Talking Volumes is back, and we’re so excited to be returning to the Fitz for our 22nd season!
Join host Kerri Miller as she welcomes — in person! — an amazing lineup of writers to the stage. From deeply loved Minnesota novelists to huge New York Times bestsellers, you won’t want to miss this lineup.
Tickets go on sale Tuesday, Aug. 3 at noon, and you can save when you buy the full season. Get your tickets at mprevents.org and find more information about the authors and the books they’ll be discussing with Kerri.
About the Authors
Lauren Groff is the New York Times bestselling author of the novels The Monsters of Templeton, Arcadia, and Fates and Furies, and the short story collections Delicate Edible Birds and Florida. She has won the Story Prize and has twice been a finalist for the National Book Award. Groff’s work regularly appears in The New Yorker, The Atlantic, and elsewhere, and she was named one of Granta’s 2017 Best Young American Novelists.
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Join Miller at 7 p.m. Saturday, Sept. 14 for a discussion with author Lauren Groff about her new book, “Matrix.”
From the publisher:
Bestselling author and two-time National Book Award finalist Lauren Groff’s new novel, her first since “Fates and Furies,” is a defiant and timely exploration of the raw power of female creativity in a corrupted world.
Cast out of the royal court by Eleanor of Aquitaine, deemed too coarse and rough-hewn for marriage or courtly life, seventeen-year-old Marie de France is sent to England to be the new prioress of an impoverished abbey, its nuns on the brink of starvation and beset by disease. At first taken aback by the severity of her new life, Marie finds focus and love in collective life with her singular and mercurial sisters. Marie, born the last in a long line of women warriors and crusaders, is determined to chart a bold new course for the women she now leads and protects.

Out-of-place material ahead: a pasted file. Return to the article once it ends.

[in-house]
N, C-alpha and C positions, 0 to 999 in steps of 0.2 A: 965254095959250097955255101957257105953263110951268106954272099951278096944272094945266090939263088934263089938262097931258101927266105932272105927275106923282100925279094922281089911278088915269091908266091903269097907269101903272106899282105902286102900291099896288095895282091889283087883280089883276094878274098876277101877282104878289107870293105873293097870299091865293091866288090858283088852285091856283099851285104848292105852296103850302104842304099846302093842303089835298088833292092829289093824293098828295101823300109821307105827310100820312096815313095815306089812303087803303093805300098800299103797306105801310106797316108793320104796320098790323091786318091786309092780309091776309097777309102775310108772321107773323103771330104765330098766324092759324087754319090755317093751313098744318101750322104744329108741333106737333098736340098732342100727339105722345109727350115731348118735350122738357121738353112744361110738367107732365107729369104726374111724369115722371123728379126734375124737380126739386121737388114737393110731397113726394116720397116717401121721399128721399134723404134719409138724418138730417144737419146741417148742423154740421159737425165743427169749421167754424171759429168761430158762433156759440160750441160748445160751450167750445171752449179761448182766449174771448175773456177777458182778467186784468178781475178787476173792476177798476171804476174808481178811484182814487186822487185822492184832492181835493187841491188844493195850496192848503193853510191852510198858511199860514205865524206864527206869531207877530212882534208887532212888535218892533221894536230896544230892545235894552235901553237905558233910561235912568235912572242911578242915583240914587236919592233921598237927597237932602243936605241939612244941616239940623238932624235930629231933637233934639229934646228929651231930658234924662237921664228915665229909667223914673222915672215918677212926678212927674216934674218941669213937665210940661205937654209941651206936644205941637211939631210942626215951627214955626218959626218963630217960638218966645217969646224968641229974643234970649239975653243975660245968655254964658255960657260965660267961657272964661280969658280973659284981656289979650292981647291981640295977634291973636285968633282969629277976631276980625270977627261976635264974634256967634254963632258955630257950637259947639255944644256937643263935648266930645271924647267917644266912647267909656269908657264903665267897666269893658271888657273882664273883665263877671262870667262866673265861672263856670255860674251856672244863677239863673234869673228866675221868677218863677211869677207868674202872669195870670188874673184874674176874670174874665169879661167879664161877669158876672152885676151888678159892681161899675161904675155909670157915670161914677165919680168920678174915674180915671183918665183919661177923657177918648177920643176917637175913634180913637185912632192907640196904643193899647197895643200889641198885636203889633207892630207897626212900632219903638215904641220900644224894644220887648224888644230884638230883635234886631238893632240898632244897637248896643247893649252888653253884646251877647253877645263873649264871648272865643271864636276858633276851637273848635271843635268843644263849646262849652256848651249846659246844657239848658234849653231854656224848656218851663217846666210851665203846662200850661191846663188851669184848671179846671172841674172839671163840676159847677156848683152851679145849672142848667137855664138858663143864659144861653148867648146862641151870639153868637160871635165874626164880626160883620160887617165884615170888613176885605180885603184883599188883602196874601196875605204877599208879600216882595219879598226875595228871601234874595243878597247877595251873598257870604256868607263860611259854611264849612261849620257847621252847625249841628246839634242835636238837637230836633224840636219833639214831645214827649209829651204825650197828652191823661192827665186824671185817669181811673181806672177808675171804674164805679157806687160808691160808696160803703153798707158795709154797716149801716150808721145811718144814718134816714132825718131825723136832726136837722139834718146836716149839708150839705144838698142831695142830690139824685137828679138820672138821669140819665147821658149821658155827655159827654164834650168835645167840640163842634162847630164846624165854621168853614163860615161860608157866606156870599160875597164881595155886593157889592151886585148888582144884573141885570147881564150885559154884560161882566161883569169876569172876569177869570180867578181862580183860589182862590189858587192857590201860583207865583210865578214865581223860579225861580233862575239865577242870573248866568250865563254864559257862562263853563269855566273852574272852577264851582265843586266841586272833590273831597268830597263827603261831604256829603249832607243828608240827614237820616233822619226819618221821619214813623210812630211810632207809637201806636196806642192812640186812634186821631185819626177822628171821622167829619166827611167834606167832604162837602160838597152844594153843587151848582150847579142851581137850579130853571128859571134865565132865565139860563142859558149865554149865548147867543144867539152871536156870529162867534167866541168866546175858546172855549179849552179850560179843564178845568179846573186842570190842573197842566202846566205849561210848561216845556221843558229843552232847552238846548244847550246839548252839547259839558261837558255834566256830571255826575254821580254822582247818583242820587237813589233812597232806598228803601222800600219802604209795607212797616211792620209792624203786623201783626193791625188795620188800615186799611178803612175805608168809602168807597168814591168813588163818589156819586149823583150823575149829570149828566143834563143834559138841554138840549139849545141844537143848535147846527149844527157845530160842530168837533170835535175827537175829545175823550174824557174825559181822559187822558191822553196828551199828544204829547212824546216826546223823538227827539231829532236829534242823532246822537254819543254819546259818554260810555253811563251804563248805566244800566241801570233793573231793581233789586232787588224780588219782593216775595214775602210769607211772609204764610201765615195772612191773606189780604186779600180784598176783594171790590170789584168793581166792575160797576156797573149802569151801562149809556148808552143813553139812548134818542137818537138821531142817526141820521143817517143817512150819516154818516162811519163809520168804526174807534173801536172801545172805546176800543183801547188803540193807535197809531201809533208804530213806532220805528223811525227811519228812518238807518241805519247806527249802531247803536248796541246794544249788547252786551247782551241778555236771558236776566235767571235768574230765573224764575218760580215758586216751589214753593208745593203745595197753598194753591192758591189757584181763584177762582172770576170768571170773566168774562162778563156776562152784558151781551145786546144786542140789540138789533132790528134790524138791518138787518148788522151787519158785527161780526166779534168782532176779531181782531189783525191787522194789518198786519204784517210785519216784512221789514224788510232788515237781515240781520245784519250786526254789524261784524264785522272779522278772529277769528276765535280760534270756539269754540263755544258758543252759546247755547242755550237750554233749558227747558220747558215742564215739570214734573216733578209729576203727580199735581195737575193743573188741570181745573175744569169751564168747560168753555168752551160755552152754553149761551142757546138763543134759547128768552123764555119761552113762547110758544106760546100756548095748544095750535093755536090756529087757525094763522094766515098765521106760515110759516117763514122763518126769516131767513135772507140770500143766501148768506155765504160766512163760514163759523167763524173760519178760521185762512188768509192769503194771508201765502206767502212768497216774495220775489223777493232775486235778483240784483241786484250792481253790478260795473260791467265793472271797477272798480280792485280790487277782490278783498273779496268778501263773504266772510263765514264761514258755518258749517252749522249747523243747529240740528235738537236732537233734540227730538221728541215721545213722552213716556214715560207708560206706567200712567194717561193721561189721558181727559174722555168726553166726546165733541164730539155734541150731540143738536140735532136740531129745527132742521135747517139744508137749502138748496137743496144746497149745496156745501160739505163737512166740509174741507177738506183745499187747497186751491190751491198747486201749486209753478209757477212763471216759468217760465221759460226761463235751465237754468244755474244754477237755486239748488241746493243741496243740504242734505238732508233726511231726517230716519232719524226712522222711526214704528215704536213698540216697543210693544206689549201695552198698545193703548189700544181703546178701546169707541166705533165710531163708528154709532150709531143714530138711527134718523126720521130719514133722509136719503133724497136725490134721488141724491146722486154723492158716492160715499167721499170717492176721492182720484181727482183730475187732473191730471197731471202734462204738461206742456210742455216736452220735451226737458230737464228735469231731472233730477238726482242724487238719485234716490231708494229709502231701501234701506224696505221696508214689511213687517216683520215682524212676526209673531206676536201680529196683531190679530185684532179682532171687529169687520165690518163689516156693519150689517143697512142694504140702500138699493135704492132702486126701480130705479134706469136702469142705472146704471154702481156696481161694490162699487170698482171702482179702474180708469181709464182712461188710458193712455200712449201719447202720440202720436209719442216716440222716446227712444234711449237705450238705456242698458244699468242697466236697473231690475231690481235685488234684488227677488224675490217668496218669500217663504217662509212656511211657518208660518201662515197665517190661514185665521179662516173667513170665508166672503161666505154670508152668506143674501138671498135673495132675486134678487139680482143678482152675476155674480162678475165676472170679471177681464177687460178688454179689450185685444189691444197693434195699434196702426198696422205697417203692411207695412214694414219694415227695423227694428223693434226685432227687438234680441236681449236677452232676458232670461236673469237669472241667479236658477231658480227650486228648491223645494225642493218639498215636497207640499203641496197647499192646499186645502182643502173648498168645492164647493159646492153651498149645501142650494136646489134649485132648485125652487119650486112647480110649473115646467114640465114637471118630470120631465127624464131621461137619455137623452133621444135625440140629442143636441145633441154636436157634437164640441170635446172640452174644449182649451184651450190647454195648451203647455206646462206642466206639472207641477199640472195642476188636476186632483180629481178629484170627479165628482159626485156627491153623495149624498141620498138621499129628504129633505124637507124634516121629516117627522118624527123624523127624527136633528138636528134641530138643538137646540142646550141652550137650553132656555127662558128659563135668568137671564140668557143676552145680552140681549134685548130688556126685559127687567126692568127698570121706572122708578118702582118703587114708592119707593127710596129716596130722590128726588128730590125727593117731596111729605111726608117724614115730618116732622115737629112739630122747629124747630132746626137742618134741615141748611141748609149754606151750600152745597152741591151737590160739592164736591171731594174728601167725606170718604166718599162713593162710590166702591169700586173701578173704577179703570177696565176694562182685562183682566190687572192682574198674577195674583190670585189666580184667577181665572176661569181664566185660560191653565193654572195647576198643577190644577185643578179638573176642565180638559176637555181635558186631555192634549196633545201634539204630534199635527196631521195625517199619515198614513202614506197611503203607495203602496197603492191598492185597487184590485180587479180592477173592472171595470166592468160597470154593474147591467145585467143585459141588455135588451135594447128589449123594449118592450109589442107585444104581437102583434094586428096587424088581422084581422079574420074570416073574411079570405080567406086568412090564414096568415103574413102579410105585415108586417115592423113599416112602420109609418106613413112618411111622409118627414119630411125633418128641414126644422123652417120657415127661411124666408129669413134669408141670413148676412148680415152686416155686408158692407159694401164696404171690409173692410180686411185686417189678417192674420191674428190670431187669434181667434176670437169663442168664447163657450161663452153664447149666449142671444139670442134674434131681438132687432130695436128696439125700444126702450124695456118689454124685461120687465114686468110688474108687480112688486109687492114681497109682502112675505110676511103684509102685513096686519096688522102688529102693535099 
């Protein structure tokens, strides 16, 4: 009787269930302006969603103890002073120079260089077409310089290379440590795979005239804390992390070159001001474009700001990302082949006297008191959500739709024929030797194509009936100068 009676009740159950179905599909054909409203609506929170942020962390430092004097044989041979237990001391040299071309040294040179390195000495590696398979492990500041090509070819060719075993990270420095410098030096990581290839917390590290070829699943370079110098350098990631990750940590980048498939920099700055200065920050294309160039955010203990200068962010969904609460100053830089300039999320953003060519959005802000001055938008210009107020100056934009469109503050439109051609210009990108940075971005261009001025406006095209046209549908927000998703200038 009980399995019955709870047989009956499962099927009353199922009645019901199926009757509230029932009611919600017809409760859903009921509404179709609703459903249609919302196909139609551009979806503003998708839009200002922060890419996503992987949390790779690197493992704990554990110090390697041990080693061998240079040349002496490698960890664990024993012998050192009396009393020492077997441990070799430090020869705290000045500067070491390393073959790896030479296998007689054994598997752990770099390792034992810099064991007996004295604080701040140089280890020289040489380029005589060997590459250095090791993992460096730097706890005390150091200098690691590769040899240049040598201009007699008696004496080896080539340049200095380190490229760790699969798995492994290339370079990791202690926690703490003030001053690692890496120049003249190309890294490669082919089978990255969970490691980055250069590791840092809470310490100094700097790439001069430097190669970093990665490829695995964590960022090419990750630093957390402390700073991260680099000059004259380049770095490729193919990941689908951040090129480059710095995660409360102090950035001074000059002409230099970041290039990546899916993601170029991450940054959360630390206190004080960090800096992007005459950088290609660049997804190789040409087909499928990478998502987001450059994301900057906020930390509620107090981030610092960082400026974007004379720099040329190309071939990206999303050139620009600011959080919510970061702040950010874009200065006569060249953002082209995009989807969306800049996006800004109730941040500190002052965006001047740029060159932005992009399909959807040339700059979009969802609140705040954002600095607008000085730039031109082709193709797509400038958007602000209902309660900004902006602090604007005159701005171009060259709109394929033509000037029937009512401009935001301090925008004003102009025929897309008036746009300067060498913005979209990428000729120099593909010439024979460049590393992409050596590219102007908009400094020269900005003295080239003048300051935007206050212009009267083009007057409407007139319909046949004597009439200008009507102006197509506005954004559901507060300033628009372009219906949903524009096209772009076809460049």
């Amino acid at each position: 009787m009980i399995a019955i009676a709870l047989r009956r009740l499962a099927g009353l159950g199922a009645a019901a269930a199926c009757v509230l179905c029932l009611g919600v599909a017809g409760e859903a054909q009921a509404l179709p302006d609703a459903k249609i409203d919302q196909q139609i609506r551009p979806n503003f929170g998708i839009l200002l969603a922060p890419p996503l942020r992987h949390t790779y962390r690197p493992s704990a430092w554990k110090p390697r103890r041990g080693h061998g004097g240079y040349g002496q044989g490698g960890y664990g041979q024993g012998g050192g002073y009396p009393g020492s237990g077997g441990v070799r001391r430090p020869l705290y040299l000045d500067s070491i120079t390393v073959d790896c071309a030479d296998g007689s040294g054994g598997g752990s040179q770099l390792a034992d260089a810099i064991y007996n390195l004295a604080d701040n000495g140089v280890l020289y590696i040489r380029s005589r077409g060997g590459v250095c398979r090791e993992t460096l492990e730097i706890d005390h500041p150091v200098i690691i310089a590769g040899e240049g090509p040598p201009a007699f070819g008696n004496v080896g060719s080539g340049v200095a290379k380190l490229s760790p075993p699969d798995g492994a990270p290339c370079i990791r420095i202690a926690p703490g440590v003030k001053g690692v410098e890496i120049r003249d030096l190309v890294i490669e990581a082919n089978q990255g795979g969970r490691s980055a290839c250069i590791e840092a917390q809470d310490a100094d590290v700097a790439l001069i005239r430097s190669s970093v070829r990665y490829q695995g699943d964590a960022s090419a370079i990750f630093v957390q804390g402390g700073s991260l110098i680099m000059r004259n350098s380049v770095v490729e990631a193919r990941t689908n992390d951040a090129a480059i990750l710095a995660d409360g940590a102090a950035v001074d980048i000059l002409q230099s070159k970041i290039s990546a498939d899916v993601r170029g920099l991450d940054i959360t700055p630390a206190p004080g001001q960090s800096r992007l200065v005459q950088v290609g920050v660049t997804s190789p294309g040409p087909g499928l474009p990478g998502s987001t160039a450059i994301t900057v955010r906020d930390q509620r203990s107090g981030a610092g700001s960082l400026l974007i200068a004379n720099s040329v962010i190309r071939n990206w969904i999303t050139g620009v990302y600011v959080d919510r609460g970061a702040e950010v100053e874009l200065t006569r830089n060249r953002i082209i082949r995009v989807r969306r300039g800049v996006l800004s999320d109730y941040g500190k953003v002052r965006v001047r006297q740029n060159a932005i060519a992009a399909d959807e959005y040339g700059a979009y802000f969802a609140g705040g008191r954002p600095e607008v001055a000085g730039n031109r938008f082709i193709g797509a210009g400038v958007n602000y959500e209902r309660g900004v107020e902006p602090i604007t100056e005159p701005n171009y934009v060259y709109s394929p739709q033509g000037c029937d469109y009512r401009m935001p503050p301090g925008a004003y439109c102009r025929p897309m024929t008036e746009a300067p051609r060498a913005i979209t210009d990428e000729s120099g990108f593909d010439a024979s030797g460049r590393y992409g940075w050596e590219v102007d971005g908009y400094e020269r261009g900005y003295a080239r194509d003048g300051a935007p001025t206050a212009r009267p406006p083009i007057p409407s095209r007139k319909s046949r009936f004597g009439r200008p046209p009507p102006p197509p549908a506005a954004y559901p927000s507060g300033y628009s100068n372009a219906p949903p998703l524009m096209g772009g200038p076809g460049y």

Equally alive to the sacred and the profane, “Matrix” gathers currents of violence, sensuality, and religious ecstasy in a mesmerizing portrait of consuming passion, aberrant faith, and a woman that history moves both through and around.
Kate DiCamillo grew up in Florida and moved to Minnesota in her twenties when homesickness and a bitter winter led her to write Because of Winn-Dixie, which became a runaway bestseller. She now has almost 37 million books in print worldwide and has won two Newbery Medals and served as National Ambassador for Young People’s Literature.
Join us at 7 p.m. Thursday, Sept. 30 for a discussion with DiCamillo about her highly anticipated new kids’ novel, “The Beatryce Prophecy.”
From the publisher:
From two-time Newbery Medalist Kate DiCamillo and two-time Caldecott Medalist Sophie Blackall comes a fantastical meditation on fate, love, and the power of words to spell the world. With its timeless themes, unforgettable cast, and magical medieval setting, Kate DiCamillo’s lyrical tale, paired with resonant black-and-white illustrations by Caldecott Medalist Sophie Blackall, is a true collaboration between masters.
In a time of war, a mysterious child appears at the monastery of the Order of the Chronicles of Sorrowing. Gentle Brother Edik finds the girl, Beatryce, curled in a stall, wracked with fever, coated in dirt and blood, and holding fast to the ear of Answelica the goat. As the monk nurses Beatryce to health, he uncovers her dangerous secret, one that imperils them all—for the king of the land seeks just such a girl, and Brother Edik, who penned the prophecy himself, knows why.